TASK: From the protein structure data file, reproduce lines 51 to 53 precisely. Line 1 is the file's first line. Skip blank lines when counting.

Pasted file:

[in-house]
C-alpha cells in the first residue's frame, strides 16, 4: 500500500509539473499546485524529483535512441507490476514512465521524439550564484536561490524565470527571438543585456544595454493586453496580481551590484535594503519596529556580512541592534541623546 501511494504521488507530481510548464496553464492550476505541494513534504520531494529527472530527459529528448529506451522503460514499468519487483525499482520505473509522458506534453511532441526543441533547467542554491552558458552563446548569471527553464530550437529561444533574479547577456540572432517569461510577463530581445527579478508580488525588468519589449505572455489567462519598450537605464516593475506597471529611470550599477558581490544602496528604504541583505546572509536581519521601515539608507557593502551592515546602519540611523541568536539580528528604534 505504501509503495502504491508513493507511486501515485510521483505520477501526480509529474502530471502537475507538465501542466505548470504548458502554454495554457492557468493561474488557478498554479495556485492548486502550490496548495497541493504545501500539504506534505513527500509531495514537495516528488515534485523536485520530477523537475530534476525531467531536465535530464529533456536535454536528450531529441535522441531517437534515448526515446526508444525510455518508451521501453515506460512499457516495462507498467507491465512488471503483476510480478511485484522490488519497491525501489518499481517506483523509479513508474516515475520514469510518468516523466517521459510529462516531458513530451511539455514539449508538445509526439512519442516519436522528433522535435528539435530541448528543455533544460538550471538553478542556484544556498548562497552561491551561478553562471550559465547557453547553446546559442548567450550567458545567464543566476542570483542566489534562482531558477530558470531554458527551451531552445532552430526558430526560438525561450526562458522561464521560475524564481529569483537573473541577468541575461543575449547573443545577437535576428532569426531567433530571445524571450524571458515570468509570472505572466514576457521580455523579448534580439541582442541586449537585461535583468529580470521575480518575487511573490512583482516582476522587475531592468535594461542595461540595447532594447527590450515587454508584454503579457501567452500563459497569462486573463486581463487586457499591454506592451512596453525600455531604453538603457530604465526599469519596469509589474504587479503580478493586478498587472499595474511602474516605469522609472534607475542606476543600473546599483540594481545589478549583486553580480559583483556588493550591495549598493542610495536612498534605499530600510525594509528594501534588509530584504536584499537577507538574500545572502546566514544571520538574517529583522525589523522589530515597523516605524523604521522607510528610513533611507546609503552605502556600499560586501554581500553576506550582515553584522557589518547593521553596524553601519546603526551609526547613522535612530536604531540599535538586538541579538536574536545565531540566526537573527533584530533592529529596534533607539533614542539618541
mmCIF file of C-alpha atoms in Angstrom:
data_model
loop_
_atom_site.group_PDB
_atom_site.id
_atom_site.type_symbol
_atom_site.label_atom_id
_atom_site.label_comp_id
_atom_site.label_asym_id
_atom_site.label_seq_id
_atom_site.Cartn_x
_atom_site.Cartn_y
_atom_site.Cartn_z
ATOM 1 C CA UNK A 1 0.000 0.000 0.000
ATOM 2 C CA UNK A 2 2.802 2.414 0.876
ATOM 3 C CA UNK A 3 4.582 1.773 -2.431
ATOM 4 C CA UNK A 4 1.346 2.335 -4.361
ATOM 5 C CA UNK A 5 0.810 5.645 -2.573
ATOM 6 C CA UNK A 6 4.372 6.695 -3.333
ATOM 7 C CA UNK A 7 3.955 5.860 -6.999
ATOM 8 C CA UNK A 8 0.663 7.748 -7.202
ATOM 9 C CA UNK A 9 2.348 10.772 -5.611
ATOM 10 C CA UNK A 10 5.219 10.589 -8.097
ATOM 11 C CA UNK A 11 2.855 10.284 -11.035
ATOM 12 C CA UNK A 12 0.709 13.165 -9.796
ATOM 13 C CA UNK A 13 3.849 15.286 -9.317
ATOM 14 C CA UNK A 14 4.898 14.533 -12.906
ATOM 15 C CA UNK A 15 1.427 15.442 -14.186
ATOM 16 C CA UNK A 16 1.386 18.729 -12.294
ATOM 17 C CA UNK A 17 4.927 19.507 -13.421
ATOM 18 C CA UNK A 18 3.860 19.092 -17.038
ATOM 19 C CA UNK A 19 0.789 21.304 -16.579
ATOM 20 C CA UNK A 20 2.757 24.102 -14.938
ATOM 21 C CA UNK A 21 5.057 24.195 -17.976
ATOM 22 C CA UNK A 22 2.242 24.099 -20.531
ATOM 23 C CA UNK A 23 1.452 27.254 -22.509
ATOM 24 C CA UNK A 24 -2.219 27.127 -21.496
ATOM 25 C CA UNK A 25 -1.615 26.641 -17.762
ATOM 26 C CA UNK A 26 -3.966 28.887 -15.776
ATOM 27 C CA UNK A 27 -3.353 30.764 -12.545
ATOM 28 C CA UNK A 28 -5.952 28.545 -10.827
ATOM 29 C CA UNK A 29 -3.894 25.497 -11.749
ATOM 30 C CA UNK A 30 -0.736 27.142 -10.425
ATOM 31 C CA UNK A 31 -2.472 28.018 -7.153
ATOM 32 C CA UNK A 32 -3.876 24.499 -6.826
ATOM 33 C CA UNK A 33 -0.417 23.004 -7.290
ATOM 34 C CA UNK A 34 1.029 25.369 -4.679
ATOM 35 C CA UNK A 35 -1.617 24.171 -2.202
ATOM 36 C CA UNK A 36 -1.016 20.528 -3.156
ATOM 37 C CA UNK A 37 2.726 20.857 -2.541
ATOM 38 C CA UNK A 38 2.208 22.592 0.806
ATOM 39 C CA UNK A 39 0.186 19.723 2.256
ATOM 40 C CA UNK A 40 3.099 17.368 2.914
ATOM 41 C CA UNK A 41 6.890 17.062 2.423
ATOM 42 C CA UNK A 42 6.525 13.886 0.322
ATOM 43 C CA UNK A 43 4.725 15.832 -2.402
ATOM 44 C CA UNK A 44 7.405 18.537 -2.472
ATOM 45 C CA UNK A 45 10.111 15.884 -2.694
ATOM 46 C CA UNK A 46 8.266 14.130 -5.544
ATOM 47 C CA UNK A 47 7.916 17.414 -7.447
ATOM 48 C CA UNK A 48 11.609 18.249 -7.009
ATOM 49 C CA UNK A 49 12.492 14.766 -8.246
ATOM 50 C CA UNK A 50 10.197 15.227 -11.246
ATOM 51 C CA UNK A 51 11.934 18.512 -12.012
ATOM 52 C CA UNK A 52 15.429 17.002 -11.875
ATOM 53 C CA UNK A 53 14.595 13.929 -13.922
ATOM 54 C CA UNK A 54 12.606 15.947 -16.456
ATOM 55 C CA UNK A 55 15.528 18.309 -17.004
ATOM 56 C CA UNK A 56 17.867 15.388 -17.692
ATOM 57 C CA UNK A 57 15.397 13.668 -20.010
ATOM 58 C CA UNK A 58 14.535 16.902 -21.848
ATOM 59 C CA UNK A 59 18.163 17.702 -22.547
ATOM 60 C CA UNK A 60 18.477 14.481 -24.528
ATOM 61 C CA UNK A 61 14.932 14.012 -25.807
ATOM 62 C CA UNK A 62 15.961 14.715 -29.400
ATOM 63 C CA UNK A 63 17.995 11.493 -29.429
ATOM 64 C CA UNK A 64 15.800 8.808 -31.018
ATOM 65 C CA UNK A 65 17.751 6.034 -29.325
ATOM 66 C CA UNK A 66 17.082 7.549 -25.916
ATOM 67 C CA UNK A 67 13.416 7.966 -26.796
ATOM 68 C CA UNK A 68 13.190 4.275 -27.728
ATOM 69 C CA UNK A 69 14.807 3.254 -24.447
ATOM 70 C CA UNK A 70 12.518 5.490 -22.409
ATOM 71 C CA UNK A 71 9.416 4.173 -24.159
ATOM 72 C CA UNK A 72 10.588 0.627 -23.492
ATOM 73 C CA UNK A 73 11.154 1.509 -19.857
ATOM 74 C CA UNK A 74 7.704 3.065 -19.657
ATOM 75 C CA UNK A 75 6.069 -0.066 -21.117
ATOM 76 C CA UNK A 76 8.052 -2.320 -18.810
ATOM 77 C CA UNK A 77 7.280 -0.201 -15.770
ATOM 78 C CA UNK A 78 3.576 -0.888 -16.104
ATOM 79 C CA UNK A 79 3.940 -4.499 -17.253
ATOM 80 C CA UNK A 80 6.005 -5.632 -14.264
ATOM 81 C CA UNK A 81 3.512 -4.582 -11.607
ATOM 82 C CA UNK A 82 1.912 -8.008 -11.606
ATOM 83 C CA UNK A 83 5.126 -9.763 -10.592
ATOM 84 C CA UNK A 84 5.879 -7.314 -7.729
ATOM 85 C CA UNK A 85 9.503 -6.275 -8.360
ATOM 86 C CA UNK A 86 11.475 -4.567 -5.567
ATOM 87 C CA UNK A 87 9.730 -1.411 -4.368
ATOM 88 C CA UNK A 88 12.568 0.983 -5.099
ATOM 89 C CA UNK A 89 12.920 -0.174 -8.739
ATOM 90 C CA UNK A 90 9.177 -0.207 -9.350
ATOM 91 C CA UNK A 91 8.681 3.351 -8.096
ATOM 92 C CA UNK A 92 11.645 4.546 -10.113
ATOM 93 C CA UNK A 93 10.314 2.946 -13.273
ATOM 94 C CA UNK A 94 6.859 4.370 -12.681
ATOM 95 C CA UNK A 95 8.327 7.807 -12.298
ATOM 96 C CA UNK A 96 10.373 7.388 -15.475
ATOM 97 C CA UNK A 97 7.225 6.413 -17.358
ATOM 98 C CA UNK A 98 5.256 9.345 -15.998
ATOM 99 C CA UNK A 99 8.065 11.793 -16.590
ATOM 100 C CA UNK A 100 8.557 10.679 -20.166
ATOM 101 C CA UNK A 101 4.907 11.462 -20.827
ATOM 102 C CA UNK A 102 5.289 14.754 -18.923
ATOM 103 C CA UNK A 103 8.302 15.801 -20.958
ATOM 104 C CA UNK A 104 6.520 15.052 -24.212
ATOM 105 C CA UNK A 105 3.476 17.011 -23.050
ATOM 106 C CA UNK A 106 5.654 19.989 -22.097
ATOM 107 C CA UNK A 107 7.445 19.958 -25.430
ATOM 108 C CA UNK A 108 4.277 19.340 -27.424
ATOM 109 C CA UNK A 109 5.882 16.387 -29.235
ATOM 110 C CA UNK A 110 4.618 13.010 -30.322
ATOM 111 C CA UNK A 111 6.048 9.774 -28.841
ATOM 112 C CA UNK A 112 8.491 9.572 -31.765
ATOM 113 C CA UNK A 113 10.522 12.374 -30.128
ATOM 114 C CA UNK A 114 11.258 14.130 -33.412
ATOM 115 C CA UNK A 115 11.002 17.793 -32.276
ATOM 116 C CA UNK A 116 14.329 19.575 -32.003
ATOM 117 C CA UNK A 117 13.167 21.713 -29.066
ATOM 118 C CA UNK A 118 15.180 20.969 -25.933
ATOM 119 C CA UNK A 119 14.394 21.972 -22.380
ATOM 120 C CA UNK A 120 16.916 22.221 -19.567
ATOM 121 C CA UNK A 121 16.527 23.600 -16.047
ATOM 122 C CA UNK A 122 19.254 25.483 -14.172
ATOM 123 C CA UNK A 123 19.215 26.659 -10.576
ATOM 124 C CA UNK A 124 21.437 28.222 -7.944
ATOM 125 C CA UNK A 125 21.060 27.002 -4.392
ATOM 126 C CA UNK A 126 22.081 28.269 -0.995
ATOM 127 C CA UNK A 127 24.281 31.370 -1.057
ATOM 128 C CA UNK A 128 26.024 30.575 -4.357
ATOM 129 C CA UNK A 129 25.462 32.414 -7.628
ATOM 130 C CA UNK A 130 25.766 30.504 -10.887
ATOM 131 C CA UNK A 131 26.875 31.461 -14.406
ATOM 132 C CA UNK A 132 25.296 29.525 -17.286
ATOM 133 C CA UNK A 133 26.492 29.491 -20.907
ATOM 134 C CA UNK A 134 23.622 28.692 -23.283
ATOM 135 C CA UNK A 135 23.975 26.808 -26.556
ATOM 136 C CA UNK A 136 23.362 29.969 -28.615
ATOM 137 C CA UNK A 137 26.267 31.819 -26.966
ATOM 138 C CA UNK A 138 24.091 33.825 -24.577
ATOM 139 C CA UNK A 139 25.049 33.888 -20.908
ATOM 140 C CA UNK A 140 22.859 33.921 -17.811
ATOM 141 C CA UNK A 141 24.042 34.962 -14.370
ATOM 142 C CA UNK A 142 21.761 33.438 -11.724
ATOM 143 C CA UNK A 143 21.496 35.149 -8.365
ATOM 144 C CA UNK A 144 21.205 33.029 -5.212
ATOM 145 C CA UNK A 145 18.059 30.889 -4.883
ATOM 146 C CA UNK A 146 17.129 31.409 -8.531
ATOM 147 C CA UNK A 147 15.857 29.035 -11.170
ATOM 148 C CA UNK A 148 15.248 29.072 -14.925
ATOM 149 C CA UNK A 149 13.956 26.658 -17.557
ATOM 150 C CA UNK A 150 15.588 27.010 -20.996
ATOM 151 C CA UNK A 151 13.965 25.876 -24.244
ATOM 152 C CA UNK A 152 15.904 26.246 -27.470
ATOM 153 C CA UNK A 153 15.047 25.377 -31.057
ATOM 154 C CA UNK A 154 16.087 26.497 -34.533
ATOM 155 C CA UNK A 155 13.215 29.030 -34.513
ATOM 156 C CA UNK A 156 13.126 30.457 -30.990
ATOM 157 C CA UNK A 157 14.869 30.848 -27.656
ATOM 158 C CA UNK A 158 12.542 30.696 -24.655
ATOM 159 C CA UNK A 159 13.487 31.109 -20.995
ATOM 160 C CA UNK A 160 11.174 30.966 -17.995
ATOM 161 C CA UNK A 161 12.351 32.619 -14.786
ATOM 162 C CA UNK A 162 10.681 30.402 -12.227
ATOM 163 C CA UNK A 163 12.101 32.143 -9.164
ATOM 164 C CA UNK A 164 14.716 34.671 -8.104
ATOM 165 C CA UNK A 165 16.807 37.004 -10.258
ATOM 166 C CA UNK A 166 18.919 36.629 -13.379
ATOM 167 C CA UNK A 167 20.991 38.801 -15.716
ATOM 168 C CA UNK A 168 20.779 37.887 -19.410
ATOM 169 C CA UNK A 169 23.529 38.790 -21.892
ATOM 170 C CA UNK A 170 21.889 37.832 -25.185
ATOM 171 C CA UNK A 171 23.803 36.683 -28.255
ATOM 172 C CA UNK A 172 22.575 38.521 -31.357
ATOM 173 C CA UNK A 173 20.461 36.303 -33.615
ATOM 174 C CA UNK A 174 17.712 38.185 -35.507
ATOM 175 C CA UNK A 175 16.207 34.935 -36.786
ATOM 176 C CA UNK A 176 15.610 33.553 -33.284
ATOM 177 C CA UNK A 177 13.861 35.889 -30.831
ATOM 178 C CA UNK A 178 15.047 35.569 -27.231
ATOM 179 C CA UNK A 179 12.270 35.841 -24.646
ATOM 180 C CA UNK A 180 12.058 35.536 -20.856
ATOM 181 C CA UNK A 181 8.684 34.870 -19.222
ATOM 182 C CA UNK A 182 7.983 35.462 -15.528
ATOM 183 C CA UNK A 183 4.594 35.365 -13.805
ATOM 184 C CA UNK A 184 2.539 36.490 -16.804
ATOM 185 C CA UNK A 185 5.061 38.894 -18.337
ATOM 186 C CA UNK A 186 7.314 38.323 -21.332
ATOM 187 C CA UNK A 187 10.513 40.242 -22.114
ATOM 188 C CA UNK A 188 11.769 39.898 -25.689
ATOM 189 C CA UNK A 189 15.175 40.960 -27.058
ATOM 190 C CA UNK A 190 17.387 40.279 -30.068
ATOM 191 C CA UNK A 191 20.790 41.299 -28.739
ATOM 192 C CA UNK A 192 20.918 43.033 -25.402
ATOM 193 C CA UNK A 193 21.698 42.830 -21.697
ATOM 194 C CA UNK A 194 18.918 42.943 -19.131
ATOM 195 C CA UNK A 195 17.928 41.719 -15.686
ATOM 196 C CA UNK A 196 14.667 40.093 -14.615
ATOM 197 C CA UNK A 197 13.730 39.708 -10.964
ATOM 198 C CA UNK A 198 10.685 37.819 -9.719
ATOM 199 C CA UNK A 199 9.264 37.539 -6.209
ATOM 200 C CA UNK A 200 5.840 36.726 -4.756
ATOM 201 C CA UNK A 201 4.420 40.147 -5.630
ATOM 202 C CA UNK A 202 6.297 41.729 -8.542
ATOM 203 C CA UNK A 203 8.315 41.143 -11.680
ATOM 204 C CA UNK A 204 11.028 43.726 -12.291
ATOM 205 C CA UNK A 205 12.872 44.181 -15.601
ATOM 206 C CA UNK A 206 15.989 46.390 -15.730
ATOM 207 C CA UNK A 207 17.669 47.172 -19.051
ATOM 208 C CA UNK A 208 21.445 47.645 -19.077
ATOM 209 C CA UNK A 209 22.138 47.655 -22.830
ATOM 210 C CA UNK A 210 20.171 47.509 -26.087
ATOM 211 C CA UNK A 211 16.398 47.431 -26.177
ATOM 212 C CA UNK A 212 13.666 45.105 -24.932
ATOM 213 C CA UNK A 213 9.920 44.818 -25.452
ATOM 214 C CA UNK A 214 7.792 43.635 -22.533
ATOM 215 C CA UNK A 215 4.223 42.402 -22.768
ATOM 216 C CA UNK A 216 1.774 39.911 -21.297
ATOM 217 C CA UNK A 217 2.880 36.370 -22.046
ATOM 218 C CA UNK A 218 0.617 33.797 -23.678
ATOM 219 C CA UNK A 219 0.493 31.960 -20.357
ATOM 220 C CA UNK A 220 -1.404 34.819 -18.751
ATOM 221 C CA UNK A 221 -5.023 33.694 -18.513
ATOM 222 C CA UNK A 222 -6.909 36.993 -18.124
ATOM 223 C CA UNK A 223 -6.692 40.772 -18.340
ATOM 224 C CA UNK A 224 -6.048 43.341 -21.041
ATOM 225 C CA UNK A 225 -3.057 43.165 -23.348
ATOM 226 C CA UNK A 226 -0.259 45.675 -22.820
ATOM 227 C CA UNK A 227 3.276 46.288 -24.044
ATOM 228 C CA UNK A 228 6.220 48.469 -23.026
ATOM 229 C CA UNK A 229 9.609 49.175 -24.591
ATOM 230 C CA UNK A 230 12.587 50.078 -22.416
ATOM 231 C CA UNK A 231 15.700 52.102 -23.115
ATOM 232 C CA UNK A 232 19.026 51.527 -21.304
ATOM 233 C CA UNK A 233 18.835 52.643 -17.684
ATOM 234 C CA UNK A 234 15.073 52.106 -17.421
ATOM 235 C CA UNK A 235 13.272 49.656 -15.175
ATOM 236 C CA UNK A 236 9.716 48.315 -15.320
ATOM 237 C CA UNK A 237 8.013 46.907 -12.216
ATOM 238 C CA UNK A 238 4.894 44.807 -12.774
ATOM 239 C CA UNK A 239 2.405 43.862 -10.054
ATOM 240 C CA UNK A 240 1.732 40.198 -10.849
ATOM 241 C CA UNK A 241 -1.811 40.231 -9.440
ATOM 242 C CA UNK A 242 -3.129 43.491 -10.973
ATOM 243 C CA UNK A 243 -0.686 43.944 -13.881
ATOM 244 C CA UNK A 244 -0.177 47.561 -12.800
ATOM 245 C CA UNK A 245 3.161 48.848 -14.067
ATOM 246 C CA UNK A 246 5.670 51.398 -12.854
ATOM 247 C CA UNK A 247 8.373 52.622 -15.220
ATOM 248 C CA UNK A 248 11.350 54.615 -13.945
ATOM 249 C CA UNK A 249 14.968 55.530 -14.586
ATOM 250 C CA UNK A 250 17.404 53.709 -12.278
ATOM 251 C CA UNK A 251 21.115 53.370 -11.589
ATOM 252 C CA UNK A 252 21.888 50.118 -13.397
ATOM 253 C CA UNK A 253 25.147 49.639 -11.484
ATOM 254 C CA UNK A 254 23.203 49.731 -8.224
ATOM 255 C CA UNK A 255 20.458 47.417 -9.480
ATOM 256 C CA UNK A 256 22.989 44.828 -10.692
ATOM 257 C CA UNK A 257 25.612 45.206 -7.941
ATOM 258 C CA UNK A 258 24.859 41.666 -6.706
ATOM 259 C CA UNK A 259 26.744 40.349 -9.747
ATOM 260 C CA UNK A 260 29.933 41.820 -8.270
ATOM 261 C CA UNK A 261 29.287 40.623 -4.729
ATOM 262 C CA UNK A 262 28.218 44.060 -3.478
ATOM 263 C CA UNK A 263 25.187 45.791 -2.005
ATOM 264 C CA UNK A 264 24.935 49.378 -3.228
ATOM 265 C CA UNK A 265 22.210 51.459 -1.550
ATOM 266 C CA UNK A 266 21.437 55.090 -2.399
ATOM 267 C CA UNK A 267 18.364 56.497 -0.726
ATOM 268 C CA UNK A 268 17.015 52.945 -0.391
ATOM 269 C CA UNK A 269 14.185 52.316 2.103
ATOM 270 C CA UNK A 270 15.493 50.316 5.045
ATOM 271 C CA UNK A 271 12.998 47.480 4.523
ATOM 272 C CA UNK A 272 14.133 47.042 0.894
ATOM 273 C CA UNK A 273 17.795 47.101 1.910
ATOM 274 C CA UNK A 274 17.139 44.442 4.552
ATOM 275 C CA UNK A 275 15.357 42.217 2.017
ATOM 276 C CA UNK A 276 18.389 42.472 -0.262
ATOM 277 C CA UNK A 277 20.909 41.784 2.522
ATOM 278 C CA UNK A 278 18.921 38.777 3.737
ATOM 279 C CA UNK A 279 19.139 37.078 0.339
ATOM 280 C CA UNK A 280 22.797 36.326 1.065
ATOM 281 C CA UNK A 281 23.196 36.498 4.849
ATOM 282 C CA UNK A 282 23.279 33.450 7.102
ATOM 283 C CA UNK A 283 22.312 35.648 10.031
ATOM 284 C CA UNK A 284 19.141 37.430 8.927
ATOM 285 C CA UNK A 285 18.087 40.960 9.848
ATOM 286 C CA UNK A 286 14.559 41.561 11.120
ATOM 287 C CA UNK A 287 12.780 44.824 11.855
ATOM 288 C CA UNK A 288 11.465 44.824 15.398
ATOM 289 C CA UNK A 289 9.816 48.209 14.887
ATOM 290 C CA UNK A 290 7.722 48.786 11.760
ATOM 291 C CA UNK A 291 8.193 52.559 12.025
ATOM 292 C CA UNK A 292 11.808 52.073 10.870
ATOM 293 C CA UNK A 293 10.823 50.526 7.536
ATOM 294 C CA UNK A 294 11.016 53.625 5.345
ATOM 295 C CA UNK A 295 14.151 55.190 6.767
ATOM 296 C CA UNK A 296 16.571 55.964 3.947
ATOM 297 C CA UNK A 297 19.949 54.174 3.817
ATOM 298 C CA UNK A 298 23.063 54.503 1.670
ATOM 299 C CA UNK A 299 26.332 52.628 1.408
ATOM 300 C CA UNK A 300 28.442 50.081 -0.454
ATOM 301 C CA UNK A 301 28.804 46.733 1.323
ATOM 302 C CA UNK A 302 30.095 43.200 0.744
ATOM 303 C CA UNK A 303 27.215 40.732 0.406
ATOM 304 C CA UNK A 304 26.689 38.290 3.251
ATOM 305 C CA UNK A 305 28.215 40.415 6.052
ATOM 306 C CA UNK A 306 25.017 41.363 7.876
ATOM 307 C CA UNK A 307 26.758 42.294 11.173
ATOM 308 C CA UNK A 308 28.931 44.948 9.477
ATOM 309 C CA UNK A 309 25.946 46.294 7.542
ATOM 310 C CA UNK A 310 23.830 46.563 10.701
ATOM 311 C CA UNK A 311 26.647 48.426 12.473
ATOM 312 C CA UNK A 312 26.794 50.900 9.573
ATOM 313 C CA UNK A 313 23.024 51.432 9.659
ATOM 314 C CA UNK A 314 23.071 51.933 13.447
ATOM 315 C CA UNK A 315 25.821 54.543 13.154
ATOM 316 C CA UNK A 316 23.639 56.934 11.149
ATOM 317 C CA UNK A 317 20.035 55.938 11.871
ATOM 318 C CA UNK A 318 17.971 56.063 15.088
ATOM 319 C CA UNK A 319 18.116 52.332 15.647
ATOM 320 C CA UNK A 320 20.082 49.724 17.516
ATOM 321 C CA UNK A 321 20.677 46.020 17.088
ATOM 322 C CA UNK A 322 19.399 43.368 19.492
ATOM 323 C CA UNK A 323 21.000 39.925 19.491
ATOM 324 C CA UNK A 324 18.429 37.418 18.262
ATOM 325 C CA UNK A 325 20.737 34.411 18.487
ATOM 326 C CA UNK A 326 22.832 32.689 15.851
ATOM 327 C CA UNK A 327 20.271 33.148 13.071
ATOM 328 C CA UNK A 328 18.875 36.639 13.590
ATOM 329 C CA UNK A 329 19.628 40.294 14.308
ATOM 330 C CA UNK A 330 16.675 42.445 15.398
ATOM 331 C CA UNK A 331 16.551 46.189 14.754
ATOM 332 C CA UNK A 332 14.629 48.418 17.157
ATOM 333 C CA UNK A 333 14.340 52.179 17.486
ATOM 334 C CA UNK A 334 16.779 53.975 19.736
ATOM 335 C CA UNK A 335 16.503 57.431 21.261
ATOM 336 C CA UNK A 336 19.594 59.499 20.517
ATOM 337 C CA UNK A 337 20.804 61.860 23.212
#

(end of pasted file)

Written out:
ATOM 36 C CA UNK A 36 -1.016 20.528 -3.156
ATOM 37 C CA UNK A 37 2.726 20.857 -2.541
ATOM 38 C CA UNK A 38 2.208 22.592 0.806